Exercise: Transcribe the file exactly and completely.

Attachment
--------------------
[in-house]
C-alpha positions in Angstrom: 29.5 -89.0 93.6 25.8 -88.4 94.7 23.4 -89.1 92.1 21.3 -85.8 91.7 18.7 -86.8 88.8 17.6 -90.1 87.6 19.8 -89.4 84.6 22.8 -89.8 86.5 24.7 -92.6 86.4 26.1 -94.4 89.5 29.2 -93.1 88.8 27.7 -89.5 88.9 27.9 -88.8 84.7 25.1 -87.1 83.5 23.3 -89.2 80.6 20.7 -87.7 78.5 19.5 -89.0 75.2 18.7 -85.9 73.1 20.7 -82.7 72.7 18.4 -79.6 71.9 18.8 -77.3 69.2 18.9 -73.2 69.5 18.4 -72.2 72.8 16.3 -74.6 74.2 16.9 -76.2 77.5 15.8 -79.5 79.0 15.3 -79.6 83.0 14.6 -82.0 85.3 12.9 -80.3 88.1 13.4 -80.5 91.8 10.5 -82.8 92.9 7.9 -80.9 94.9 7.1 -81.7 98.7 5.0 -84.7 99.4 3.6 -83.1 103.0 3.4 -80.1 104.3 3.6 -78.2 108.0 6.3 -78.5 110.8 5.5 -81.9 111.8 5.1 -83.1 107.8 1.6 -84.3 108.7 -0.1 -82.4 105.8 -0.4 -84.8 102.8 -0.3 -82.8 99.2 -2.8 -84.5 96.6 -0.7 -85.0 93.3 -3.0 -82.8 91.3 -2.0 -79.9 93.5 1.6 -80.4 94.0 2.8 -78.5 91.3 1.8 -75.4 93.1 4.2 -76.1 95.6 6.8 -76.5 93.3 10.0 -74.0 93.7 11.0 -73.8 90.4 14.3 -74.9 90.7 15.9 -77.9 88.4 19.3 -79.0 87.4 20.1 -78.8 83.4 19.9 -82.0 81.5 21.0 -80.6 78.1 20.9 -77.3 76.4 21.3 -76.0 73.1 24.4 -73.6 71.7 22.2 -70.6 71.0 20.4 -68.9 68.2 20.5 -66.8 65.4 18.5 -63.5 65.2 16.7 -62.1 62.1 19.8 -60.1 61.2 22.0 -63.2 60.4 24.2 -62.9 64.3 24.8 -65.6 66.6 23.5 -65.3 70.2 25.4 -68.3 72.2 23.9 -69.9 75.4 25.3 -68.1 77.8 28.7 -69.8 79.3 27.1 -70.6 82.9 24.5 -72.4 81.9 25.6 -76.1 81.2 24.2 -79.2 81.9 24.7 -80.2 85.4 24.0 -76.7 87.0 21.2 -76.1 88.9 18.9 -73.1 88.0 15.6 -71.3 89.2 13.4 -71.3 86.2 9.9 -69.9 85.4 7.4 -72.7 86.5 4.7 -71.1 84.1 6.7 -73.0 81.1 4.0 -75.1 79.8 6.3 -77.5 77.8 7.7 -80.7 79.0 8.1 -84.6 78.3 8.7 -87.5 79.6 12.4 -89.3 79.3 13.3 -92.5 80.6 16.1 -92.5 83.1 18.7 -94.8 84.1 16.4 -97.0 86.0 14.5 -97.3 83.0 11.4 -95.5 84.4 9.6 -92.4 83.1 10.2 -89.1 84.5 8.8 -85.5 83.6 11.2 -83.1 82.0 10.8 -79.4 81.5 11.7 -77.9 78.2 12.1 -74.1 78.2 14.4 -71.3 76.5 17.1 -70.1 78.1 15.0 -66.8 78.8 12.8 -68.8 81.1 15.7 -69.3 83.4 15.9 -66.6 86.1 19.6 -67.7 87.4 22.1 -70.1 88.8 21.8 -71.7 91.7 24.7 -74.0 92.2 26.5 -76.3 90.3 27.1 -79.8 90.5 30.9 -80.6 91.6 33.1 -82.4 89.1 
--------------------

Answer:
[in-house]
C-alpha positions in Angstrom: 29.5 -89.0 93.6 25.8 -88.4 94.7 23.4 -89.1 92.1 21.3 -85.8 91.7 18.7 -86.8 88.8 17.6 -90.1 87.6 19.8 -89.4 84.6 22.8 -89.8 86.5 24.7 -92.6 86.4 26.1 -94.4 89.5 29.2 -93.1 88.8 27.7 -89.5 88.9 27.9 -88.8 84.7 25.1 -87.1 83.5 23.3 -89.2 80.6 20.7 -87.7 78.5 19.5 -89.0 75.2 18.7 -85.9 73.1 20.7 -82.7 72.7 18.4 -79.6 71.9 18.8 -77.3 69.2 18.9 -73.2 69.5 18.4 -72.2 72.8 16.3 -74.6 74.2 16.9 -76.2 77.5 15.8 -79.5 79.0 15.3 -79.6 83.0 14.6 -82.0 85.3 12.9 -80.3 88.1 13.4 -80.5 91.8 10.5 -82.8 92.9 7.9 -80.9 94.9 7.1 -81.7 98.7 5.0 -84.7 99.4 3.6 -83.1 103.0 3.4 -80.1 104.3 3.6 -78.2 108.0 6.3 -78.5 110.8 5.5 -81.9 111.8 5.1 -83.1 107.8 1.6 -84.3 108.7 -0.1 -82.4 105.8 -0.4 -84.8 102.8 -0.3 -82.8 99.2 -2.8 -84.5 96.6 -0.7 -85.0 93.3 -3.0 -82.8 91.3 -2.0 -79.9 93.5 1.6 -80.4 94.0 2.8 -78.5 91.3 1.8 -75.4 93.1 4.2 -76.1 95.6 6.8 -76.5 93.3 10.0 -74.0 93.7 11.0 -73.8 90.4 14.3 -74.9 90.7 15.9 -77.9 88.4 19.3 -79.0 87.4 20.1 -78.8 83.4 19.9 -82.0 81.5 21.0 -80.6 78.1 20.9 -77.3 76.4 21.3 -76.0 73.1 24.4 -73.6 71.7 22.2 -70.6 71.0 20.4 -68.9 68.2 20.5 -66.8 65.4 18.5 -63.5 65.2 16.7 -62.1 62.1 19.8 -60.1 61.2 22.0 -63.2 60.4 24.2 -62.9 64.3 24.8 -65.6 66.6 23.5 -65.3 70.2 25.4 -68.3 72.2 23.9 -69.9 75.4 25.3 -68.1 77.8 28.7 -69.8 79.3 27.1 -70.6 82.9 24.5 -72.4 81.9 25.6 -76.1 81.2 24.2 -79.2 81.9 24.7 -80.2 85.4 24.0 -76.7 87.0 21.2 -76.1 88.9 18.9 -73.1 88.0 15.6 -71.3 89.2 13.4 -71.3 86.2 9.9 -69.9 85.4 7.4 -72.7 86.5 4.7 -71.1 84.1 6.7 -73.0 81.1 4.0 -75.1 79.8 6.3 -77.5 77.8 7.7 -80.7 79.0 8.1 -84.6 78.3 8.7 -87.5 79.6 12.4 -89.3 79.3 13.3 -92.5 80.6 16.1 -92.5 83.1 18.7 -94.8 84.1 16.4 -97.0 86.0 14.5 -97.3 83.0 11.4 -95.5 84.4 9.6 -92.4 83.1 10.2 -89.1 84.5 8.8 -85.5 83.6 11.2 -83.1 82.0 10.8 -79.4 81.5 11.7 -77.9 78.2 12.1 -74.1 78.2 14.4 -71.3 76.5 17.1 -70.1 78.1 15.0 -66.8 78.8 12.8 -68.8 81.1 15.7 -69.3 83.4 15.9 -66.6 86.1 19.6 -67.7 87.4 22.1 -70.1 88.8 21.8 -71.7 91.7 24.7 -74.0 92.2 26.5 -76.3 90.3 27.1 -79.8 90.5 30.9 -80.6 91.6 33.1 -82.4 89.1 